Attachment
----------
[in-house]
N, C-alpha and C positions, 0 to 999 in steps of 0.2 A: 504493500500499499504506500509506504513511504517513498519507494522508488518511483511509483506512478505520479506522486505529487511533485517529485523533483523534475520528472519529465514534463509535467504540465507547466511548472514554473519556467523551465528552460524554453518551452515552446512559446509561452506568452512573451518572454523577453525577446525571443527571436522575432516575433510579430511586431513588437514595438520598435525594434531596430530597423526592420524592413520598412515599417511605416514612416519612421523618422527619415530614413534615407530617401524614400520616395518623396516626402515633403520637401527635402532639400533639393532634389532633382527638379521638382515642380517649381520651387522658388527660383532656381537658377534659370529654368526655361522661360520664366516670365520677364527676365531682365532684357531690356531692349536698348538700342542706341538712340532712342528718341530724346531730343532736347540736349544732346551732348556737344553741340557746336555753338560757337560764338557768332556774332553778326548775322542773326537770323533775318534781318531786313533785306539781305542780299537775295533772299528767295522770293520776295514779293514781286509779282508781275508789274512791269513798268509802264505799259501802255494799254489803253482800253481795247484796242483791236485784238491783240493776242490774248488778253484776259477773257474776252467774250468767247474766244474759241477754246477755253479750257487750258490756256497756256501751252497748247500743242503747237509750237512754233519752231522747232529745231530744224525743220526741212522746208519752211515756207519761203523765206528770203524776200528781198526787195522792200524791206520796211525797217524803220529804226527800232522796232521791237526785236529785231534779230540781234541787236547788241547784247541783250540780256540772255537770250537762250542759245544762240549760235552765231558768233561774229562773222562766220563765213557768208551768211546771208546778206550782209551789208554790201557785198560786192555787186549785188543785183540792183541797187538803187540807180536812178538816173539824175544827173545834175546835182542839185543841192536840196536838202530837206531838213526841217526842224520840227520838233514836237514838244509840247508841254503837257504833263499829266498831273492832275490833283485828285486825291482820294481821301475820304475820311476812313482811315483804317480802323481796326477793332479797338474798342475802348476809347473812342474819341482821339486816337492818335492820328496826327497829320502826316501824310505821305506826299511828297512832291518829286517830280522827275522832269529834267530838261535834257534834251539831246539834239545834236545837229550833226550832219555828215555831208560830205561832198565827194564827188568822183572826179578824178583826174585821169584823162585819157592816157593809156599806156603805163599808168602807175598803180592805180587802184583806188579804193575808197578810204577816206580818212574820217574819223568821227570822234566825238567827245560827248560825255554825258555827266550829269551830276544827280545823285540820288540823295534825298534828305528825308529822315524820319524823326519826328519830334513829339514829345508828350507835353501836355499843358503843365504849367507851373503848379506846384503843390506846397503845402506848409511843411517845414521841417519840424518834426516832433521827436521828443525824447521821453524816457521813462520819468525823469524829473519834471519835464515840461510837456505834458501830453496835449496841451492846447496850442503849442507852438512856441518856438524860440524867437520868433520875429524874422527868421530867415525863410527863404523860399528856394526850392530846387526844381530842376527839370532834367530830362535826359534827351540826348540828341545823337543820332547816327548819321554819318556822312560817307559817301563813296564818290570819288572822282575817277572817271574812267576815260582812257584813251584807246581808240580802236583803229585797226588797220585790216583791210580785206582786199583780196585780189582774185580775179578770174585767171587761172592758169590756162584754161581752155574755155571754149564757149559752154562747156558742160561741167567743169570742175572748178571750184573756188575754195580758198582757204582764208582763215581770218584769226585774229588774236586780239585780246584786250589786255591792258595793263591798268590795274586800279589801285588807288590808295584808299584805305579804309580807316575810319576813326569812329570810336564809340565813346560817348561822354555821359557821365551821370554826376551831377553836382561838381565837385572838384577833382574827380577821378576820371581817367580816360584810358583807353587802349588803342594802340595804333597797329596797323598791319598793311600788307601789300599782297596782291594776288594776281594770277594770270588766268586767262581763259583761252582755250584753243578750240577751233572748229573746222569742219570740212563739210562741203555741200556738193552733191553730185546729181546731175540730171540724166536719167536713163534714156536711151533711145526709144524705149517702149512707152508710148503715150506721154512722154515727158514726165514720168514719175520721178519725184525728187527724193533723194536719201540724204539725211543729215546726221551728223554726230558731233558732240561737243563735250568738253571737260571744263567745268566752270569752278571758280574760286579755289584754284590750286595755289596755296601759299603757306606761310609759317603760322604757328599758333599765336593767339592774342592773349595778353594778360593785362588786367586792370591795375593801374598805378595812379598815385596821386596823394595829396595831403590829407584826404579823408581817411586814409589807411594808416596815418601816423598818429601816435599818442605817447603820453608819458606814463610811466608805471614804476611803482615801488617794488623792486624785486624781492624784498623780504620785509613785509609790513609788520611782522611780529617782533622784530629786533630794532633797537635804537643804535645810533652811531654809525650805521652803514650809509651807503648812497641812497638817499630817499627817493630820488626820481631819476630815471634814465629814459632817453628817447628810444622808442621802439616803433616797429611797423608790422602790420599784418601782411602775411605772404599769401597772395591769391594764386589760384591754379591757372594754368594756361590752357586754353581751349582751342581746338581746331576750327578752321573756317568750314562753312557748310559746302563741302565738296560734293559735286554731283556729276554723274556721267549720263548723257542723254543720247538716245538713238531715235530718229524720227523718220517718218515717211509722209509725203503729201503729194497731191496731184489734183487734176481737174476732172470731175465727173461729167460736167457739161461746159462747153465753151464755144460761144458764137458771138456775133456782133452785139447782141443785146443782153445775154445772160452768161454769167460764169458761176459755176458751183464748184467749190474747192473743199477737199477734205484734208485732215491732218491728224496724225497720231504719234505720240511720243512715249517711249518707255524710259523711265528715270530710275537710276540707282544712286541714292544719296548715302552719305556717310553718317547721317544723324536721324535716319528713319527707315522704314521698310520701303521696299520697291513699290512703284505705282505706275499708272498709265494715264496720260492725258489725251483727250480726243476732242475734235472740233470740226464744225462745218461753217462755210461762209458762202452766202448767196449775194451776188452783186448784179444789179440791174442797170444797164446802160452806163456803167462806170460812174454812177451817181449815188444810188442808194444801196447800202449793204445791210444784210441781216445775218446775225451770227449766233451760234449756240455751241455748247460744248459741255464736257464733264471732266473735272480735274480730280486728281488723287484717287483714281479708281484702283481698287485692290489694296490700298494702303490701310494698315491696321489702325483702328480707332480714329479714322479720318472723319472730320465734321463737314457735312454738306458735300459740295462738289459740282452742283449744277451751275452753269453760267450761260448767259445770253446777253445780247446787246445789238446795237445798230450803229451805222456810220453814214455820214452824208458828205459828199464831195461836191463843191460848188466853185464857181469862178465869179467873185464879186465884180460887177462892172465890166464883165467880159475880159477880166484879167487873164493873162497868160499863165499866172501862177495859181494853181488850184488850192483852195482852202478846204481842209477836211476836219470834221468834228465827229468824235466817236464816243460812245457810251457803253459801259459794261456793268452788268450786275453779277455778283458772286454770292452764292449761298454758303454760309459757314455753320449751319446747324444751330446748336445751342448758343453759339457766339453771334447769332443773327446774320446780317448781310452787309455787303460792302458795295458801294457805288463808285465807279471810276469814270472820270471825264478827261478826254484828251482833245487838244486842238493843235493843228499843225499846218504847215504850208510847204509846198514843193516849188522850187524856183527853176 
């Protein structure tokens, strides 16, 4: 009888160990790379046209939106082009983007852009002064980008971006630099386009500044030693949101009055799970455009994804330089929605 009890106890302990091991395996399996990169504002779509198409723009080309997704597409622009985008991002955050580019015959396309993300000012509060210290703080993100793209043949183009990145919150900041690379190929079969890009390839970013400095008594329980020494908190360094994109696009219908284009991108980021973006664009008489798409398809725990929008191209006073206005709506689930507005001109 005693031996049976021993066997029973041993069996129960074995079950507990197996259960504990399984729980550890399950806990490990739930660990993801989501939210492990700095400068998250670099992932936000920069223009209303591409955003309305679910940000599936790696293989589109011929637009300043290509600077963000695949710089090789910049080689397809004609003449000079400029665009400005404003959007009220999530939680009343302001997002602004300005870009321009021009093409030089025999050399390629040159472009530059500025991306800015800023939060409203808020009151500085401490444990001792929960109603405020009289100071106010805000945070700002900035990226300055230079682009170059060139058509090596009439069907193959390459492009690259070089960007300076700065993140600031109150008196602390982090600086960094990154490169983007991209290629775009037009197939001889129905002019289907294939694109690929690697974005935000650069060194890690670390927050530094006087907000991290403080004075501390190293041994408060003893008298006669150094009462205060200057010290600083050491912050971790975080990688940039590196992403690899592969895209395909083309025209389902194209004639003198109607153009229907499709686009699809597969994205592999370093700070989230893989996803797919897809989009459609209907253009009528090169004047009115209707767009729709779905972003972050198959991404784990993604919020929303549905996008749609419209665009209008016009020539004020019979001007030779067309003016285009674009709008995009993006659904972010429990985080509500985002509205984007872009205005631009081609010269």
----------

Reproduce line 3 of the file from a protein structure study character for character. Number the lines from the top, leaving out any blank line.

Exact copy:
């Protein structure tokens, strides 16, 4: 009888160990790379046209939106082009983007852009002064980008971006630099386009500044030693949101009055799970455009994804330089929605 009890106890302990091991395996399996990169504002779509198409723009080309997704597409622009985008991002955050580019015959396309993300000012509060210290703080993100793209043949183009990145919150900041690379190929079969890009390839970013400095008594329980020494908190360094994109696009219908284009991108980021973006664009008489798409398809725990929008191209006073206005709506689930507005001109 005693031996049976021993066997029973041993069996129960074995079950507990197996259960504990399984729980550890399950806990490990739930660990993801989501939210492990700095400068998250670099992932936000920069223009209303591409955003309305679910940000599936790696293989589109011929637009300043290509600077963000695949710089090789910049080689397809004609003449000079400029665009400005404003959007009220999530939680009343302001997002602004300005870009321009021009093409030089025999050399390629040159472009530059500025991306800015800023939060409203808020009151500085401490444990001792929960109603405020009289100071106010805000945070700002900035990226300055230079682009170059060139058509090596009439069907193959390459492009690259070089960007300076700065993140600031109150008196602390982090600086960094990154490169983007991209290629775009037009197939001889129905002019289907294939694109690929690697974005935000650069060194890690670390927050530094006087907000991290403080004075501390190293041994408060003893008298006669150094009462205060200057010290600083050491912050971790975080990688940039590196992403690899592969895209395909083309025209389902194209004639003198109607153009229907499709686009699809597969994205592999370093700070989230893989996803797919897809989009459609209907253009009528090169004047009115209707767009729709779905972003972050198959991404784990993604919020929303549905996008749609419209665009209008016009020539004020019979001007030779067309003016285009674009709008995009993006659904972010429990985080509500985002509205984007872009205005631009081609010269």